intent.putExtra(KEY_MESSAGE_ID, messageId);
    return PendingIntent.getBroadcast(getApplicationContext(), 100, intent,
} else {
    // start your activity for Android M and below
    intent = new Intent(context, ReplyActivity.class);
    intent.putExtra(KEY_MESSAGE_ID, messageId);
    intent.putExtra(KEY_NOTIFICATION_ID, notifyId);
    return PendingIntent.getActivity(this, 100, intent,

d. Build your notification

Next is to build notification and create it. Doing this makes use of the reply action we built in step b above. Sample code to implement this is:

NotificationCompat.Builder mBuilder = new NotificationCompat.Builder(this)
                .addAction(replyAction); // reply action from step b above

NotificationManagerCompat mNotificationManager = NotificationManagerCompat.from(this);

2. Read input from inline message

Now that we’ve shown the notification, we now want to read what the user has typed in the direct reply remote input. Remember, we had to set a key when we created the remote input in step a above, now is the time to use it. It’s really easy to do that.

In our broadcast receiver (or Service, if you chose that) we simply add something like:

private CharSequence getReplyMessage(Intent intent) {
    Bundle remoteInput = RemoteInput.getResultsFromIntent(intent);
    if (remoteInput != null) {
        return remoteInput.getCharSequence(KEY_REPLY);
    return null;

You can then use that method in the onReceive method of your broadcast receiver.

public void onReceive(Context context, Intent intent) {
    if (REPLY_ACTION.equals(intent.getAction())) {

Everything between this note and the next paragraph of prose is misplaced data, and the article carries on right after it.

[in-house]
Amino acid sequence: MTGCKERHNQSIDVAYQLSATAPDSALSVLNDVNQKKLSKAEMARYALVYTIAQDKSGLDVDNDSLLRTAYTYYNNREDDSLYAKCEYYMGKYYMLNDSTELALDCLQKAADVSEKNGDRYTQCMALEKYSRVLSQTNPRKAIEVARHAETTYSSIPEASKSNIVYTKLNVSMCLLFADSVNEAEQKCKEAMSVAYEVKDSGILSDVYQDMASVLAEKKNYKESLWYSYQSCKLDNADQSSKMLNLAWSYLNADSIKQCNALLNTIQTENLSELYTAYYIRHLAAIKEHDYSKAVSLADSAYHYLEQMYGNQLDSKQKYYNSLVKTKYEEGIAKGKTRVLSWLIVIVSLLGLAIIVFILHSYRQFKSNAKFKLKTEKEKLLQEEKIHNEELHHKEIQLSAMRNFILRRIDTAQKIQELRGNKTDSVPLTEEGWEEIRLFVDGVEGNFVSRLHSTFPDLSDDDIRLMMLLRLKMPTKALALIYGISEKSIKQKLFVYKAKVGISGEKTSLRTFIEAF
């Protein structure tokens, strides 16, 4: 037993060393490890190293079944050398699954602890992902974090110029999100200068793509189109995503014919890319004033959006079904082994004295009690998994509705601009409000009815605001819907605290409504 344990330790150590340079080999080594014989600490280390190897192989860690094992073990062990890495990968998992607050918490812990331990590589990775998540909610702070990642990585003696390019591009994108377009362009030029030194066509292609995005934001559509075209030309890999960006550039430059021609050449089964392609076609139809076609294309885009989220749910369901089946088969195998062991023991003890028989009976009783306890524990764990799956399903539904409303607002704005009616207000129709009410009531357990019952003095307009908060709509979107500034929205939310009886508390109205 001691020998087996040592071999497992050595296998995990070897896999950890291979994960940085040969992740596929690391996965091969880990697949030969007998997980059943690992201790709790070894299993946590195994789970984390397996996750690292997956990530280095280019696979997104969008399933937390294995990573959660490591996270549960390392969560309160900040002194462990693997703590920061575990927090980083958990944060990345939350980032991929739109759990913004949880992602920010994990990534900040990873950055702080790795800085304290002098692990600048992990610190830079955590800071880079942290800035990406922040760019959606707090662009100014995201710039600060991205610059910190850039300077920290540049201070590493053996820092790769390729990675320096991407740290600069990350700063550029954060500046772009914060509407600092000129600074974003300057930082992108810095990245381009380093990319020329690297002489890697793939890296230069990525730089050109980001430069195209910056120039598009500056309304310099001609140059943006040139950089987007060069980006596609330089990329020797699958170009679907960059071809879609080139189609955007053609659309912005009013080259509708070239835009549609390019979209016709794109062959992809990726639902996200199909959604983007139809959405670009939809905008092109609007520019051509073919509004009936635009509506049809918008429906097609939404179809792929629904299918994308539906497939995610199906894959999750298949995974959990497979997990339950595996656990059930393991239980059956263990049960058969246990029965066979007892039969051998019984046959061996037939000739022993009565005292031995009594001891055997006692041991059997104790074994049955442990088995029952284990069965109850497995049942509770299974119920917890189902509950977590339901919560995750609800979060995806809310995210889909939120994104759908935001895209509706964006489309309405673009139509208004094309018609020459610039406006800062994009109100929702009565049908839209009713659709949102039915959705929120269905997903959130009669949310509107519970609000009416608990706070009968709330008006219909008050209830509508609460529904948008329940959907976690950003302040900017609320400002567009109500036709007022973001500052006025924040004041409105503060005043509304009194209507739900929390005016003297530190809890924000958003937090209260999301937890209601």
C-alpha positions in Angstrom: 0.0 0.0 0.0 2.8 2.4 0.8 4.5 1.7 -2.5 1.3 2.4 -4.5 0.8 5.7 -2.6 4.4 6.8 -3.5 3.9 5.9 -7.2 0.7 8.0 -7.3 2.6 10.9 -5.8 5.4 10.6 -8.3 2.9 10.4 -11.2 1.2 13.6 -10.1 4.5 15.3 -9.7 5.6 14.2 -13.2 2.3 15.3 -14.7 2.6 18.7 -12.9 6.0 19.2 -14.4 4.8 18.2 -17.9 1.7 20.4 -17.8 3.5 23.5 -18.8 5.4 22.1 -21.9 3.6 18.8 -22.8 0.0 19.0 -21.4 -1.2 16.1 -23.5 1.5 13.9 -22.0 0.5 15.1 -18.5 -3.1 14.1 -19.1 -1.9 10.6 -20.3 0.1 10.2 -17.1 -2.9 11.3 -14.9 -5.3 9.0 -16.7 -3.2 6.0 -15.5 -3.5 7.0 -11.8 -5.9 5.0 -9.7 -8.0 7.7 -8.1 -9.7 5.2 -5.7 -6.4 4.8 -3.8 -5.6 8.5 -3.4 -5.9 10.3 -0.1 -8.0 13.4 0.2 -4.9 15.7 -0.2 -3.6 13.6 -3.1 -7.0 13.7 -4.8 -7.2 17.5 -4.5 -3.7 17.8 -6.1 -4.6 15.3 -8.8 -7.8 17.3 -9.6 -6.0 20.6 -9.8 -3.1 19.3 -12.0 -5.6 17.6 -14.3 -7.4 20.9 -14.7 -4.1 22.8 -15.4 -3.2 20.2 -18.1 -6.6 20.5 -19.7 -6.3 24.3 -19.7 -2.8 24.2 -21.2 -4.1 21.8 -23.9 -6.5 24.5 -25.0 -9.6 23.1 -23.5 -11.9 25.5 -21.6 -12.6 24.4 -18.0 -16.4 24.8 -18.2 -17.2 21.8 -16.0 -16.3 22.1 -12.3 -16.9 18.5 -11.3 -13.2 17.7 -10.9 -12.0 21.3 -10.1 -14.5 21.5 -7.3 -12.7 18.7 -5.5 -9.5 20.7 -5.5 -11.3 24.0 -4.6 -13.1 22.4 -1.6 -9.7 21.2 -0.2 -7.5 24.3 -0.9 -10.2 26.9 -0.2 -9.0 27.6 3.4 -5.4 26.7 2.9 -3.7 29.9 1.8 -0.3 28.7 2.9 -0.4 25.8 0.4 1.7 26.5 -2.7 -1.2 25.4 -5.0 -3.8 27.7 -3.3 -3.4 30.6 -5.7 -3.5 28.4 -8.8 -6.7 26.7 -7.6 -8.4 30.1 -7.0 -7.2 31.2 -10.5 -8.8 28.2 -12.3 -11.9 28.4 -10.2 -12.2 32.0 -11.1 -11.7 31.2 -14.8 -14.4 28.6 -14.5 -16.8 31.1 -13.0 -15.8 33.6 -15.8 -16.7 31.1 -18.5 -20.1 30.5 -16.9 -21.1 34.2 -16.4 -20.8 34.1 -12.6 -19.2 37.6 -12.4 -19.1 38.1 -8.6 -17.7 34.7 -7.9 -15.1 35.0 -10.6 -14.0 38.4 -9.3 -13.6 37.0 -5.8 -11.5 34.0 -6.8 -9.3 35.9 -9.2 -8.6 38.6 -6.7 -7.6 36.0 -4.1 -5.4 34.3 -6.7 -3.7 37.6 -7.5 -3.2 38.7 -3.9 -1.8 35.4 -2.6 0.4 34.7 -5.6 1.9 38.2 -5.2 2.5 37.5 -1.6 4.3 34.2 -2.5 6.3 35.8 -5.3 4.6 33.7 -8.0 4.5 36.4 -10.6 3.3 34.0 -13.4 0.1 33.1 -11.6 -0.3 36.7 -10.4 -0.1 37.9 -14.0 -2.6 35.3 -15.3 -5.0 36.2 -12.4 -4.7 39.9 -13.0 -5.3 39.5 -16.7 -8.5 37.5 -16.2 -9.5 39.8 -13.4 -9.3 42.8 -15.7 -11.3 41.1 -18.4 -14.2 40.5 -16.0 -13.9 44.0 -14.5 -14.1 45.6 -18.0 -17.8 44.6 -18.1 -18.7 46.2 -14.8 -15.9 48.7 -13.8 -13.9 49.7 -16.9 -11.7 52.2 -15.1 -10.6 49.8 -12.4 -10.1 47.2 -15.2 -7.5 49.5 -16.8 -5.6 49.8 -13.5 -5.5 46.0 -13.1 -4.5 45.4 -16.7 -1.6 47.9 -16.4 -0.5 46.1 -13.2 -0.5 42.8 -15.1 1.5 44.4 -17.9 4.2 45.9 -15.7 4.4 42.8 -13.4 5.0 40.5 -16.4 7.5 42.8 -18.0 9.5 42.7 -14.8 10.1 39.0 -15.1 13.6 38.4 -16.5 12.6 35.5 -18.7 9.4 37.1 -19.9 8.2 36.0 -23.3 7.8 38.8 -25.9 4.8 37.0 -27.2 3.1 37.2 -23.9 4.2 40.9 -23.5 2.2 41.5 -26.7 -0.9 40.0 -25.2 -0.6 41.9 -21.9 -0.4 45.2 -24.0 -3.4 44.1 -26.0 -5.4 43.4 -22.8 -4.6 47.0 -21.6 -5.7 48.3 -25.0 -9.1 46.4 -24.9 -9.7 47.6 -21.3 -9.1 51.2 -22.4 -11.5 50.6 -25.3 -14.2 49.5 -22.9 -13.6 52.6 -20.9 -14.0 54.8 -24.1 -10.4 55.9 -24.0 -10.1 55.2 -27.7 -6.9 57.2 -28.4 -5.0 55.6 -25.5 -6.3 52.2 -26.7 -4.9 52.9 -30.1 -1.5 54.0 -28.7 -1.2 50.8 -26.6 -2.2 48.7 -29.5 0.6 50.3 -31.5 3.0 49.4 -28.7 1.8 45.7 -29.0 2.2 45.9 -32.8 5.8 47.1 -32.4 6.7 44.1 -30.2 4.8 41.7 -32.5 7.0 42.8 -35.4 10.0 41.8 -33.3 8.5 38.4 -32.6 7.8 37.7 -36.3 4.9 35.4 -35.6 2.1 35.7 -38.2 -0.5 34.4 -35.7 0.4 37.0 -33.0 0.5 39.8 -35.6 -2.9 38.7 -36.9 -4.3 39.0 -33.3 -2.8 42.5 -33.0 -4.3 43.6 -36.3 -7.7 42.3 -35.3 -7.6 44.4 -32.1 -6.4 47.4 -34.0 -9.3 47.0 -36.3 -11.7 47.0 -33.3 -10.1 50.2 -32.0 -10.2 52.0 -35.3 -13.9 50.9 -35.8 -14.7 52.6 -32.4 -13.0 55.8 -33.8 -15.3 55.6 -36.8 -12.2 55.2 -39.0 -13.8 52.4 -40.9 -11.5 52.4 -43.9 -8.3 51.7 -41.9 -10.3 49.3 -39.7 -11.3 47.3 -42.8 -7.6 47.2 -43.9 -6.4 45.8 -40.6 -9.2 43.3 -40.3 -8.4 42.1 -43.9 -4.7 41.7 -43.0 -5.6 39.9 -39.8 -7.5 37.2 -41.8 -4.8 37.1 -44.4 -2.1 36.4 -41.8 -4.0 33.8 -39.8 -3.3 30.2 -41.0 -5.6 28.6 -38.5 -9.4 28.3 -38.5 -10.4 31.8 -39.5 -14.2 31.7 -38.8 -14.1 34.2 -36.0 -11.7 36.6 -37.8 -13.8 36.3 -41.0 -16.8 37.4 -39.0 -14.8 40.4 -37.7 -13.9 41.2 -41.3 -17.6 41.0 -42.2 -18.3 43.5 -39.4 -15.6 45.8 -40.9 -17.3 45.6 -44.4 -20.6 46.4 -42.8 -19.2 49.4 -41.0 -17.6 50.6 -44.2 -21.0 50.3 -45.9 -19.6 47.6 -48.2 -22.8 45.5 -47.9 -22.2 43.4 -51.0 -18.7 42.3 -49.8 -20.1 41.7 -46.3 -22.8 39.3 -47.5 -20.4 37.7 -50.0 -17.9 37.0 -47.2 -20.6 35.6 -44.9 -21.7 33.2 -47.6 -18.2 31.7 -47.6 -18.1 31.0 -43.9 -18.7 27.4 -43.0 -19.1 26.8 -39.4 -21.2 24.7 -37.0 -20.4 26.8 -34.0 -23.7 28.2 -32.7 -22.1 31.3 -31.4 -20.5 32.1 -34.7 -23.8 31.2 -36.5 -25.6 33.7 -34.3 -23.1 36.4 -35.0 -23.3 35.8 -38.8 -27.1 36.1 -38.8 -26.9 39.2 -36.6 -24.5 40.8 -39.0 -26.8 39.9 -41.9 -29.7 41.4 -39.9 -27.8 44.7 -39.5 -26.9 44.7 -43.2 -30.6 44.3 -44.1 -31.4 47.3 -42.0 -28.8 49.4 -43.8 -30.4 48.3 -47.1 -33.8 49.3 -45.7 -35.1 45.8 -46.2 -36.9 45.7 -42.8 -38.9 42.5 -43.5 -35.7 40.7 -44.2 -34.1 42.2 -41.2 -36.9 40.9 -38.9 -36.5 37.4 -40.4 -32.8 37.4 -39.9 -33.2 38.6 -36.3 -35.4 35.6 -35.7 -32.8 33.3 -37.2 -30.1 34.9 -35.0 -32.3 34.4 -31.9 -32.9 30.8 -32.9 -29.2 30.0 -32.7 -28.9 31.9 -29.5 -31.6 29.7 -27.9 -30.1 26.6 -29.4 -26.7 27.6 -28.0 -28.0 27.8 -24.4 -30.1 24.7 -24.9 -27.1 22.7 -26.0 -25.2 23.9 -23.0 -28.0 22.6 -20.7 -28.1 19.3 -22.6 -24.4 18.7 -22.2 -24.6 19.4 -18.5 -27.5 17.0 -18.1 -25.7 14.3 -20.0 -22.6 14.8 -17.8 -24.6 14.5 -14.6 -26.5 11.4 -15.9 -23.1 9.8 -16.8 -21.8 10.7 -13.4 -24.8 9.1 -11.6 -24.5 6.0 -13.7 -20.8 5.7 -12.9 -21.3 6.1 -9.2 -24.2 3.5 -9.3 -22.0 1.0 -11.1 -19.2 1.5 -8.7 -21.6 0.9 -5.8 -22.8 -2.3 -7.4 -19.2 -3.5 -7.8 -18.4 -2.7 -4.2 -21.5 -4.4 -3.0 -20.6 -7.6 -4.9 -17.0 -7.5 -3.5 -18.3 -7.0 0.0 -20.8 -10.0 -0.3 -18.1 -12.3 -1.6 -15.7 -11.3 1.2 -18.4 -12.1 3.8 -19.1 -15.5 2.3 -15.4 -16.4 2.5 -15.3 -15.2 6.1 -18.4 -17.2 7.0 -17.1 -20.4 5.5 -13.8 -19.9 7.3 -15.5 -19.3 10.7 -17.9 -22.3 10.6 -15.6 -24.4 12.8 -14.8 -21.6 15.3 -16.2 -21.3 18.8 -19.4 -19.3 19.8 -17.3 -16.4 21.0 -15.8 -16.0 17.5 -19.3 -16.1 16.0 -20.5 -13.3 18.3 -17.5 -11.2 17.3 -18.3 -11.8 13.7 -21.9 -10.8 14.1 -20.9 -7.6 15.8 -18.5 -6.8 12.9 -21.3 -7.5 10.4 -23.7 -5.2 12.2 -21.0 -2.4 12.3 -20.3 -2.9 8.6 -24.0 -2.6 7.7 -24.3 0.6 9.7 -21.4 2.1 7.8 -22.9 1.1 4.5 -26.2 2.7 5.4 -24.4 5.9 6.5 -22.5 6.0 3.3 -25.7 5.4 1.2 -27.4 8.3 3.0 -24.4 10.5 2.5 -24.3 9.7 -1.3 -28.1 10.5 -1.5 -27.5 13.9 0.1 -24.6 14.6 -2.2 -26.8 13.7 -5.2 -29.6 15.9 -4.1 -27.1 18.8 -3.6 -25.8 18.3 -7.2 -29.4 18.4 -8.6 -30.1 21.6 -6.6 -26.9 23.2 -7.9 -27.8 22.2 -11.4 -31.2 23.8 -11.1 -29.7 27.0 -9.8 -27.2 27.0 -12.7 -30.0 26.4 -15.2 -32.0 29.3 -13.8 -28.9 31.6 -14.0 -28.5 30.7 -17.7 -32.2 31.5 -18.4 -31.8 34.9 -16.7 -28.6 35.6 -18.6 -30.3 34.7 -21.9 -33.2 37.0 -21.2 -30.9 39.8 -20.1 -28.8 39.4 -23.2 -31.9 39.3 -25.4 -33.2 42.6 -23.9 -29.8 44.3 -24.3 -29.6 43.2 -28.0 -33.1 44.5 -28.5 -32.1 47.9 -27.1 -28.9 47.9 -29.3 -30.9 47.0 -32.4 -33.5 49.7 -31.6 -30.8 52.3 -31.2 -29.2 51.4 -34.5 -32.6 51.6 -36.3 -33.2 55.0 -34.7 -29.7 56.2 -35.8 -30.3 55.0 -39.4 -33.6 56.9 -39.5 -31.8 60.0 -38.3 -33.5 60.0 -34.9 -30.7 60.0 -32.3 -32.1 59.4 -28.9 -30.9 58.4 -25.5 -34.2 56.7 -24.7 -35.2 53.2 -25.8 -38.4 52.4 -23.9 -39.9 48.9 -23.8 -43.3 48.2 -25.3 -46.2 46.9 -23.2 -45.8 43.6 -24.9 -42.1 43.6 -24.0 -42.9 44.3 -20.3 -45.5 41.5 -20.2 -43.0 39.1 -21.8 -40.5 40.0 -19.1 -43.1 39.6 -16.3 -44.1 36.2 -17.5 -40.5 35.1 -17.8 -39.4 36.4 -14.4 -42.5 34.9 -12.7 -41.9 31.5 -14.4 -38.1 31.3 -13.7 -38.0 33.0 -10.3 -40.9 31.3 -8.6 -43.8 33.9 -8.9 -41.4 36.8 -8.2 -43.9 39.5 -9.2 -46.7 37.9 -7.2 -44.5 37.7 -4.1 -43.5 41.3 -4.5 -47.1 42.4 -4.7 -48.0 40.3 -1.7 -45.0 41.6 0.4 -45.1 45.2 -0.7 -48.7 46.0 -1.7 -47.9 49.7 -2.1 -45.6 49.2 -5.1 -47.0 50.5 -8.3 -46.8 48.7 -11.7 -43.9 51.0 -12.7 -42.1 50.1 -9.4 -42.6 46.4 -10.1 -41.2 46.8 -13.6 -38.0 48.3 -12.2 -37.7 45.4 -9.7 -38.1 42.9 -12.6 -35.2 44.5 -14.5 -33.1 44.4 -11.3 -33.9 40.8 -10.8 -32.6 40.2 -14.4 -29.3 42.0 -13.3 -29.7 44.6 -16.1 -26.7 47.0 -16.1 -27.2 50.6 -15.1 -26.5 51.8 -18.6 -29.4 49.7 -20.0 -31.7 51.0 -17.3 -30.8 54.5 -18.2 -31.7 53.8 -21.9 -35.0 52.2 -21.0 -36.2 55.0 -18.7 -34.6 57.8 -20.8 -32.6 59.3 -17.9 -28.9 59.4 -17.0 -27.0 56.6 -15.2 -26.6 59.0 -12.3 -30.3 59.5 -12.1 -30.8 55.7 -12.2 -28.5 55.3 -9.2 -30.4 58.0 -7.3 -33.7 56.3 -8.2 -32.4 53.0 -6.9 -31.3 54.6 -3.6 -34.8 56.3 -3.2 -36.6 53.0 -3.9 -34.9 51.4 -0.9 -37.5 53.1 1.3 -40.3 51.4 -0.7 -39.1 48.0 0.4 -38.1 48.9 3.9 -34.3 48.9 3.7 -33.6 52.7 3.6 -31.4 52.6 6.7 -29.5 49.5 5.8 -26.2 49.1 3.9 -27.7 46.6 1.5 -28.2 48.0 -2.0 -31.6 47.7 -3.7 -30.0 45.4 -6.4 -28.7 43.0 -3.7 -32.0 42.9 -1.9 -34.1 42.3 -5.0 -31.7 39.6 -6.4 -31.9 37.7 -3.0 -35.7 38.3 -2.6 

// do whatever you want with the message. Send to the server or add to the db.
        // for this tutorial, we'll just show it in a toast;
        CharSequence message = getReplyMessage(intent);
        int messageId = intent.getIntExtra(KEY_MESSAGE_ID, 0);

        Toast.makeText(context, "Message ID: " + messageId + "\nMessage: " + message,


NB: If you happen to be using a broadcast receiver, ensure that your BroadcastReceiver isn’t exported. The reason for this is, if your component (say BroadcastReceiver) is accessible from a 3rd party app, the app could create fake RemoteInput results and create PendingIntents without any user interaction. This could lead to major security issues.

If you’re using a BroadcastReceiver, one way to make sure it’s only accessible within your app, is to set exportable to false

Your BroadcastReceiver will look like this in your AndoridManifest.xml file:

    android:exported="false" />

Thanks Cketti for suggesting the update

3. Update your notification.

You don’t want your remote input to keep spinning forever, so you should update the notification. It’s good practice, to update the notification, instead of outright dismissal. Dismissal leaves the user wondering whether or not the action was successful or not.

To do that, you need the notification id to be the same as the one currently showing.

Sample code:

NotificationManagerCompat notificationManager = NotificationManagerCompat.from(this);

NotificationCompat.Builder builder = new NotificationCompat.Builder(this)



The result of this is something like what we have below.

More code?

If you want to see more code, I’ve created a demo project on Github. Check it out here: Please remember to star the repo :D. Thanks.

References and further reading

Hey, thank you for reading! If you have any comments/suggestions or corrections, feel free to drop a comment below or tweet at me.